With reference to the inverted view of the latch bar in FIG. 2, optionally the slide plate carries a second end stop 28, which also may be referred to as the keeper end stop, near the second end thereof. In the particular embodiment shown, the slide plate 10 also carries an optional guide rib 30 extending from a major face of the slide plate, which may be referred to as the bottom face. The second end stop 28 is shown to be positioned at an end of rib 30 immediately adjacent to lock cavity 26.

With further reference to FIG. 1, the bolt housing 12 defines and contains a passageway 32 configured to receive slide plate 10 in a linear sliding relationship. The transverse configuration of the passageway is similar to the transverse configuration of the slide plate 10, shown as a thin and broad plate of rectangular profile. In addition, the floor of the passageway 32 further and optionally defines a bottom channel 34 configured to receive the rib 30 in sliding relationship. The channel 34 is deeper than the height of rib 30. The base wall of the channel is at a suitable depth to allow passage of the second end stop 28. Therefore, the broad, major top and bottom faces of the slide plate 10 typically ride against corresponding major support surfaces of the passageway 32, while the rib 30 provides only lateral guidance against the side walls of channel 34.

The channel 34 in the bolt housing 12 provides a convenient location to place a second end stop, shown in FIG. 1 as a cylindrical boss 36 that is inserted into a reception bore 38 in the bolt housing 12. The reception bore 38 communicates with the channel 34 and allows boss 36 to be placed where it will occupy a sufficient height in the channel to interfere with passage of the second end stop 28. Friction, adhesive, welding, or any other method or means can permanently install boss 36.

During initial assembly of the slide plate 10 into bolt housing 12, the second end of the slide plate in inserted into the passageway 32 until the second end stop 28 has advanced past reception bore 38. The boss 36 then is installed into the bore 38, with the result that the slide plate 10 cannot be withdrawn from the passageway 32. Interference between the second end stop 28 and boss 36 prevents the slide plate 10 from being withdrawn from the bolt housing 12 in the direction of the first end of the slide plate. Interference between the bolt housing 12 and stop shoulders 16 prevents the slide plate from being withdrawn from the bolt housing in the direction of the second end of the slid plate. Thus, the slide plate 10 is slidable through the bolt housing 12 for a considerable distance, according to the length of the bolt housing and the length of the slide plate between stop 28 and stop shoulders 16. At the same time, the slide plate 10 is nonremovable from the bolt housing for so long as boss 36 remains installed.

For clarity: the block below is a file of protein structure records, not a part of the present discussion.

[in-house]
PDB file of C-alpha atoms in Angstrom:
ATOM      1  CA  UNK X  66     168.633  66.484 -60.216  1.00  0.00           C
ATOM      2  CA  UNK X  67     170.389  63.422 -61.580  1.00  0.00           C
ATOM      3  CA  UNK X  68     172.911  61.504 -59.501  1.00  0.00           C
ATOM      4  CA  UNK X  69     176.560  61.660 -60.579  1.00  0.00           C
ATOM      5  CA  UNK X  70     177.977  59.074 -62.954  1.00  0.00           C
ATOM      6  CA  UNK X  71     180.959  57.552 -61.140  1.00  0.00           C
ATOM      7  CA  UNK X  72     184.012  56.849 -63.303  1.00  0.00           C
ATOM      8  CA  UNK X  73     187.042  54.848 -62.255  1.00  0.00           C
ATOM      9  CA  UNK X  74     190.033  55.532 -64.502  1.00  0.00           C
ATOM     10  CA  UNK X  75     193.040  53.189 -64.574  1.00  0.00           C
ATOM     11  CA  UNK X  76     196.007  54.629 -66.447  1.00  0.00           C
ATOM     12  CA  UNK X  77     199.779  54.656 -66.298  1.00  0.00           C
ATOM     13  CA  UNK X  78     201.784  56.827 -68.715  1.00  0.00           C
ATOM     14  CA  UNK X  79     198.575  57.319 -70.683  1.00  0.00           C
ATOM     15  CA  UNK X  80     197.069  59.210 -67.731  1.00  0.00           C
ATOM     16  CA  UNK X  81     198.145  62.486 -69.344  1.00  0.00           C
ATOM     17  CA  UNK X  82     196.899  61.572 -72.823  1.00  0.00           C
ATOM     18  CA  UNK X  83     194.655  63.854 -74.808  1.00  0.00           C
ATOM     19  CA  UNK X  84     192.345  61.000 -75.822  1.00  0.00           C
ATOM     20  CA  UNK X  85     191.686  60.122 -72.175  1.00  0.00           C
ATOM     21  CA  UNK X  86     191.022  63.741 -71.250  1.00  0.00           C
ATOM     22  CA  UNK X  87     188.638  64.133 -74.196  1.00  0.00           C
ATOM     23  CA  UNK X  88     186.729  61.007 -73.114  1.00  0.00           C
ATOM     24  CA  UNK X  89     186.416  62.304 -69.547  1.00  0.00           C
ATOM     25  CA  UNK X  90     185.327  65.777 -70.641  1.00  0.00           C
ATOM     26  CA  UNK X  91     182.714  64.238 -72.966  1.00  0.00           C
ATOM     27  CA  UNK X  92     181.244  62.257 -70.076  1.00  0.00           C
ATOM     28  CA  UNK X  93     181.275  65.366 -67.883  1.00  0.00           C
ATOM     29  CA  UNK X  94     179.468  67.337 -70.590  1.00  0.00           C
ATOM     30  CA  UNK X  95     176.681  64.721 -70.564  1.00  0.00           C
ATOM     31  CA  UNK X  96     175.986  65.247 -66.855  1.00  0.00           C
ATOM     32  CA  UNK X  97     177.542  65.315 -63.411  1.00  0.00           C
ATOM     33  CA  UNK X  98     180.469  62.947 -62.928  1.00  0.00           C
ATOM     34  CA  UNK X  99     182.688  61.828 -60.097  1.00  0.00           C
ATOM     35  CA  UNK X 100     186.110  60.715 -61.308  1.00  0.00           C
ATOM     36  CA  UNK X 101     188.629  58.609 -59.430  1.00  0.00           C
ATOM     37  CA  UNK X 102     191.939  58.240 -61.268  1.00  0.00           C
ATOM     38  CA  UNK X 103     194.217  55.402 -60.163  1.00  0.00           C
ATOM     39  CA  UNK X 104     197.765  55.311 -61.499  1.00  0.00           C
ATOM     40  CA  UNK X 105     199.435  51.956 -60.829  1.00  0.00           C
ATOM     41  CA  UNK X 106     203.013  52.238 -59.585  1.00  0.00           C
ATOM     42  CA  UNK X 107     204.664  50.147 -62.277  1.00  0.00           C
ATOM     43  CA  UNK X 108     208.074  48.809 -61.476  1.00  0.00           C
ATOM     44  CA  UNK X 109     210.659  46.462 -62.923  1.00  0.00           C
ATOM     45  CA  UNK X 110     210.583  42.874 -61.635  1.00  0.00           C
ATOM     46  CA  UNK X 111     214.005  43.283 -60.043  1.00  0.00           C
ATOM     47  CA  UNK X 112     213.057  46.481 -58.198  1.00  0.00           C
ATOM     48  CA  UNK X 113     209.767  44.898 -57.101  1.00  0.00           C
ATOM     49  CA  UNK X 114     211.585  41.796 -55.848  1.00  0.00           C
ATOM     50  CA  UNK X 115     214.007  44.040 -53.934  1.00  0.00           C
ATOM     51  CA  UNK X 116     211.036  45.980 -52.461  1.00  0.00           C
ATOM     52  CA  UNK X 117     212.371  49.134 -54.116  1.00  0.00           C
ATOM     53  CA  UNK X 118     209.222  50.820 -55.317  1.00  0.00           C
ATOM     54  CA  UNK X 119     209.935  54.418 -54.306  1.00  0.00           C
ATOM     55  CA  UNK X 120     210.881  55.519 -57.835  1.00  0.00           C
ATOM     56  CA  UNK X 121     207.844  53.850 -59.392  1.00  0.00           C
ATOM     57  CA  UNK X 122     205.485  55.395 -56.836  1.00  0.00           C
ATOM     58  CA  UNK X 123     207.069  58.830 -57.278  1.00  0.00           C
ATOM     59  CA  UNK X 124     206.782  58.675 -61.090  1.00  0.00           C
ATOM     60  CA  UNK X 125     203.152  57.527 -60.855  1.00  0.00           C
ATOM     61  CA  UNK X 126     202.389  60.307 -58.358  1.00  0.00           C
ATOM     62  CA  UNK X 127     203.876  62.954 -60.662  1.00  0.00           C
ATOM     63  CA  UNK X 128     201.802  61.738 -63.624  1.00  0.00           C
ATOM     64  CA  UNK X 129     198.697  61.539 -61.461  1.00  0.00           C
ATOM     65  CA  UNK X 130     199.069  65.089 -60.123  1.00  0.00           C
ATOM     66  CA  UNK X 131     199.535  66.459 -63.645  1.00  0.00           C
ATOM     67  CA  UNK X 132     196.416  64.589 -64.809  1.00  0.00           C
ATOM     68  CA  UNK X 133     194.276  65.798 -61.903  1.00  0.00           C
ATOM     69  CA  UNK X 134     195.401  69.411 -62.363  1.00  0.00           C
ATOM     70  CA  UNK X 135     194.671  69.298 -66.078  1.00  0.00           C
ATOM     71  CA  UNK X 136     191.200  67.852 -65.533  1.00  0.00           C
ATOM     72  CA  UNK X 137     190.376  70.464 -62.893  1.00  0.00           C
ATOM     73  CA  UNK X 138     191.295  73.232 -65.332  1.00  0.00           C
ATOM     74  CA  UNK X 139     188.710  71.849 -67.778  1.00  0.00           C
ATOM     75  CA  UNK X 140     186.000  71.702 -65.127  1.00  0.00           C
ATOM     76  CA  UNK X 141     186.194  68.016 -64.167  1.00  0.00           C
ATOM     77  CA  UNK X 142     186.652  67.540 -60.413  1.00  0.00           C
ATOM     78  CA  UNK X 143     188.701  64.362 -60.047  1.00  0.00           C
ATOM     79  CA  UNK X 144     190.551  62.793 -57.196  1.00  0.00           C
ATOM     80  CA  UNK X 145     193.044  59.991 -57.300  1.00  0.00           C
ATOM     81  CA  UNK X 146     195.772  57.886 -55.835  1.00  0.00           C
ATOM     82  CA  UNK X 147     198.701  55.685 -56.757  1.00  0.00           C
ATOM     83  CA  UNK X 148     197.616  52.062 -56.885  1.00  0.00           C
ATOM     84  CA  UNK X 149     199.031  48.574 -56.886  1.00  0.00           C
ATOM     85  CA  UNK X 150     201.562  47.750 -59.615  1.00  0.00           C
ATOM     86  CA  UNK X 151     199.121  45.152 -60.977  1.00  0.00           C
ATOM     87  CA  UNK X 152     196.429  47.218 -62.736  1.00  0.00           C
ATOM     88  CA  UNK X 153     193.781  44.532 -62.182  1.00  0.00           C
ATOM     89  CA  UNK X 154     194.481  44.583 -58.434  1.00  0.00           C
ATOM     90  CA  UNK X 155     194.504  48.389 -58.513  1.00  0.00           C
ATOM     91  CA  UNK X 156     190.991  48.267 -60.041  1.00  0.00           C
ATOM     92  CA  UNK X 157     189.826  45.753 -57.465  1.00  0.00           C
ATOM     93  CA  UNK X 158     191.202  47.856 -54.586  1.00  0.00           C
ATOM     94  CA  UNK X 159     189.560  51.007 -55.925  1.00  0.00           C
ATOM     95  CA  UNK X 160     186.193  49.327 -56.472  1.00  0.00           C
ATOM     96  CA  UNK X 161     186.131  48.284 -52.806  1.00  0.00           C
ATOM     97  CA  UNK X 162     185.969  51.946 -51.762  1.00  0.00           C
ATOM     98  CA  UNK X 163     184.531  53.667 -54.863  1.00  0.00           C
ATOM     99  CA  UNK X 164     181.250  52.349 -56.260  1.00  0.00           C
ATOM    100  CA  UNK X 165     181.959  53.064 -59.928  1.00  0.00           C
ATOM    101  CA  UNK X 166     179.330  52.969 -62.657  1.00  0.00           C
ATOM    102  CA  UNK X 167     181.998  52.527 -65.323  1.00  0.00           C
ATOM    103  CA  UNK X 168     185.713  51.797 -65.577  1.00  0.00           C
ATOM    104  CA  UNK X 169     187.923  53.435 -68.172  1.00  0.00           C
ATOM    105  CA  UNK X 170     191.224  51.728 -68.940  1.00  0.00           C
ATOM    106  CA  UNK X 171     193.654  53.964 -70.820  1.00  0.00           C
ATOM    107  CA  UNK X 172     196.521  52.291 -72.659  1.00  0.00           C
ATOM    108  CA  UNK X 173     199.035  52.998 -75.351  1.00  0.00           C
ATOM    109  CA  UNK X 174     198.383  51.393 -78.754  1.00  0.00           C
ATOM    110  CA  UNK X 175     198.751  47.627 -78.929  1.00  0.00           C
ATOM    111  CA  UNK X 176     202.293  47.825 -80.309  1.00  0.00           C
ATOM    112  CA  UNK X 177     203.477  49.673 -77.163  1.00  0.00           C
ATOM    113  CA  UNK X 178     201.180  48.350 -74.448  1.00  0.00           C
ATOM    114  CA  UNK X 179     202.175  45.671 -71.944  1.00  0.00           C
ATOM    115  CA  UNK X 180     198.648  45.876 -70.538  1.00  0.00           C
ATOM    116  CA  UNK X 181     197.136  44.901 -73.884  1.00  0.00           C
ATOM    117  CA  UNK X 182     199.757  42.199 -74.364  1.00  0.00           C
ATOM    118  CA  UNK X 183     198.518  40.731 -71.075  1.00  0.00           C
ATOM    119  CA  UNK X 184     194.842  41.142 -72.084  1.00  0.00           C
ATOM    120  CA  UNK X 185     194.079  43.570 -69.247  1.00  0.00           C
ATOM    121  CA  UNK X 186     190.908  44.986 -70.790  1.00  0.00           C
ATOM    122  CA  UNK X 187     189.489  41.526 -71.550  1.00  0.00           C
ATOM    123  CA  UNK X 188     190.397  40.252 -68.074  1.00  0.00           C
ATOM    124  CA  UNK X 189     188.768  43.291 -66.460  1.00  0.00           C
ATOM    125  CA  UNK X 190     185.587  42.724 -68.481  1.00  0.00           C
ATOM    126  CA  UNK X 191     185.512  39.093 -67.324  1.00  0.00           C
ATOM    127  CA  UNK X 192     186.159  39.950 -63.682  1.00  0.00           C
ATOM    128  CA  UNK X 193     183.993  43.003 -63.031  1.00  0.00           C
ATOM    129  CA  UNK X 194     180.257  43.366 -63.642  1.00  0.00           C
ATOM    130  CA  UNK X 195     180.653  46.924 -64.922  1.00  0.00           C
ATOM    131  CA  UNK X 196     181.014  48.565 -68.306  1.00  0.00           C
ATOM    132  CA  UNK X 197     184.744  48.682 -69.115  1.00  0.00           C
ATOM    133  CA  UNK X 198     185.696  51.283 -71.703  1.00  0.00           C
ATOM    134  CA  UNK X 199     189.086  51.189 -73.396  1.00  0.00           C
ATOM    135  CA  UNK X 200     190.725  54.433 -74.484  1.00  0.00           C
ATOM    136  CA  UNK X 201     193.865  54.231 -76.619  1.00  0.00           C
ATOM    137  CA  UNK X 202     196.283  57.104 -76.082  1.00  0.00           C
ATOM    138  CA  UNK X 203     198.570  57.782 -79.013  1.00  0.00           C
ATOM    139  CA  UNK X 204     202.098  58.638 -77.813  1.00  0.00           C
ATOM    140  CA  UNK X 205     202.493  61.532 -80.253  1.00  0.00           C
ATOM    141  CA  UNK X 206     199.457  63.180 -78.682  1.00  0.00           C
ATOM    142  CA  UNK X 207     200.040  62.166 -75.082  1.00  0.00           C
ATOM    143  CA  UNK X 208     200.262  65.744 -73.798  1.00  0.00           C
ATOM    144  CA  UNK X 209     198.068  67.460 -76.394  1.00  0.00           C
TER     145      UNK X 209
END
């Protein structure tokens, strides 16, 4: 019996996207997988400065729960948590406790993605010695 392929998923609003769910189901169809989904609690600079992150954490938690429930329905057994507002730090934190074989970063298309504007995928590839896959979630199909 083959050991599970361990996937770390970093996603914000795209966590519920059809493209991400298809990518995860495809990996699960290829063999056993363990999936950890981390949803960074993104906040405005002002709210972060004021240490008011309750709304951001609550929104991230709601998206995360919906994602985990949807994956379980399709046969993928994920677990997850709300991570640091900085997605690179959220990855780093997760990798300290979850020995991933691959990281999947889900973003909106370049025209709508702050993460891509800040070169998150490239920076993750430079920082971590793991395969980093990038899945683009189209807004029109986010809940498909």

Other details shown in FIG. 1 include various means for mounting the bolt housing 12 on a closure element or stationary frame. One mounting means is a pair of mounting holes 40 allowing passage of a fastener through the bolt housing and into a suitable underlying surface. Screws, nails, rivets, clips, staples, and the like, or other fasteners can be used. Another mounting means is a base sheet 42, which may be a double-sided adhesive sheet that attaches to a base of the bolt housing 12 and is attachable to a closure element or frame to mount the bolt housing 12. Between these mounting possibilities, the bolt housing can be attached to substantially any supporting surface.

The keeper 14, best shown in FIG. 3, provides a housing defining a longitudinal reception passage, bore, or other passageway 44, which may be configured similarly to passageway 32, for receiving the second end of slide plate 10. An optional channel 46 for receiving rib 30 may extend parallel to passage 44 in open communication through a wall of passage 44. Likewise, the keeper housing 14 can be equipped with mounting means such as fastener holes 48 and a base sheet 50 carrying double sided adhesive, allowing the keeper 14 to be mounted with the same broad possibilities as the bolt housing.